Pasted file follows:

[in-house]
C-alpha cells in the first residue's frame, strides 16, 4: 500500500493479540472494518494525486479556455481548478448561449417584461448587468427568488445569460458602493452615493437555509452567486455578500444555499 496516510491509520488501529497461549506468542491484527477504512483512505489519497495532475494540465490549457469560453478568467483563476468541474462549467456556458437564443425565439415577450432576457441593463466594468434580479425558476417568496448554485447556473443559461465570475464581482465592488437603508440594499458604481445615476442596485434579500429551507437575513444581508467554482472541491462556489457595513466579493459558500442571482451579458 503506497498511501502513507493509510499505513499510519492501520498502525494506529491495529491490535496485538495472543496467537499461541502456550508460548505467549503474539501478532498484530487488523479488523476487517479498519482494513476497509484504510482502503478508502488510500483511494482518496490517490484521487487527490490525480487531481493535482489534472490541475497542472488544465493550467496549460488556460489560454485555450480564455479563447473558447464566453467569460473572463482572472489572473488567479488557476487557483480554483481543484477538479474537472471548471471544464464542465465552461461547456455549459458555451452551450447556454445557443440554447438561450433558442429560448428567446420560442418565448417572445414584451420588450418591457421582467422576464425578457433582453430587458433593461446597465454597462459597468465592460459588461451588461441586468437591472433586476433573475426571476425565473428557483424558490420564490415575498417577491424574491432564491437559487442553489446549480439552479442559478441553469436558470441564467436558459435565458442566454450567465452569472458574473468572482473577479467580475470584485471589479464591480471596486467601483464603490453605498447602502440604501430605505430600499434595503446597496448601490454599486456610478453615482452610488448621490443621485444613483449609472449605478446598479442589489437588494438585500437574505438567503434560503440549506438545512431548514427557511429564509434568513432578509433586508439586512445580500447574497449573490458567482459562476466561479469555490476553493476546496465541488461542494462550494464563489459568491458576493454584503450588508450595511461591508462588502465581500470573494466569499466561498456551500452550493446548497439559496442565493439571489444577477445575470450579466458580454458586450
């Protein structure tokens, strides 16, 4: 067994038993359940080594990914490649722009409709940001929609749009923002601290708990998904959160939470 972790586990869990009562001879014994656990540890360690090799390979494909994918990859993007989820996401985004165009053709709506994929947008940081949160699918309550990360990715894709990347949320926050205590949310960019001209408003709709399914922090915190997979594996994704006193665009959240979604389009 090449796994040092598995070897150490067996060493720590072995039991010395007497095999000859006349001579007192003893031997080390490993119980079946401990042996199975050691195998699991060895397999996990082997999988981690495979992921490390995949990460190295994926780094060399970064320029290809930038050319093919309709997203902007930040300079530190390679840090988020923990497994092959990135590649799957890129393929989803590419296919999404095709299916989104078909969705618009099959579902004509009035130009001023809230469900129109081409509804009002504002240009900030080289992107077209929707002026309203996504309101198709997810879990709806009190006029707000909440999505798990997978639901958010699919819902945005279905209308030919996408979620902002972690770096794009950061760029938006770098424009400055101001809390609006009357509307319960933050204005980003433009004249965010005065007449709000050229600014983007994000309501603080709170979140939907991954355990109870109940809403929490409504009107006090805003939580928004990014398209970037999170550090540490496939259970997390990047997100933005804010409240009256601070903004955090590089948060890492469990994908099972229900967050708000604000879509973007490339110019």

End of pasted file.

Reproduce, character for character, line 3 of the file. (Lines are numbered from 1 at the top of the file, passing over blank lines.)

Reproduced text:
């Protein structure tokens, strides 16, 4: 067994038993359940080594990914490649722009409709940001929609749009923002601290708990998904959160939470 972790586990869990009562001879014994656990540890360690090799390979494909994918990859993007989820996401985004165009053709709506994929947008940081949160699918309550990360990715894709990347949320926050205590949310960019001209408003709709399914922090915190997979594996994704006193665009959240979604389009 090449796994040092598995070897150490067996060493720590072995039991010395007497095999000859006349001579007192003893031997080390490993119980079946401990042996199975050691195998699991060895397999996990082997999988981690495979992921490390995949990460190295994926780094060399970064320029290809930038050319093919309709997203902007930040300079530190390679840090988020923990497994092959990135590649799957890129393929989803590419296919999404095709299916989104078909969705618009099959579902004509009035130009001023809230469900129109081409509804009002504002240009900030080289992107077209929707002026309203996504309101198709997810879990709806009190006029707000909440999505798990997978639901958010699919819902945005279905209308030919996408979620902002972690770096794009950061760029938006770098424009400055101001809390609006009357509307319960933050204005980003433009004249965010005065007449709000050229600014983007994000309501603080709170979140939907991954355990109870109940809403929490409504009107006090805003939580928004990014398209970037999170550090540490496939259970997390990047997100933005804010409240009256601070903004955090590089948060890492469990994908099972229900967050708000604000879509973007490339110019």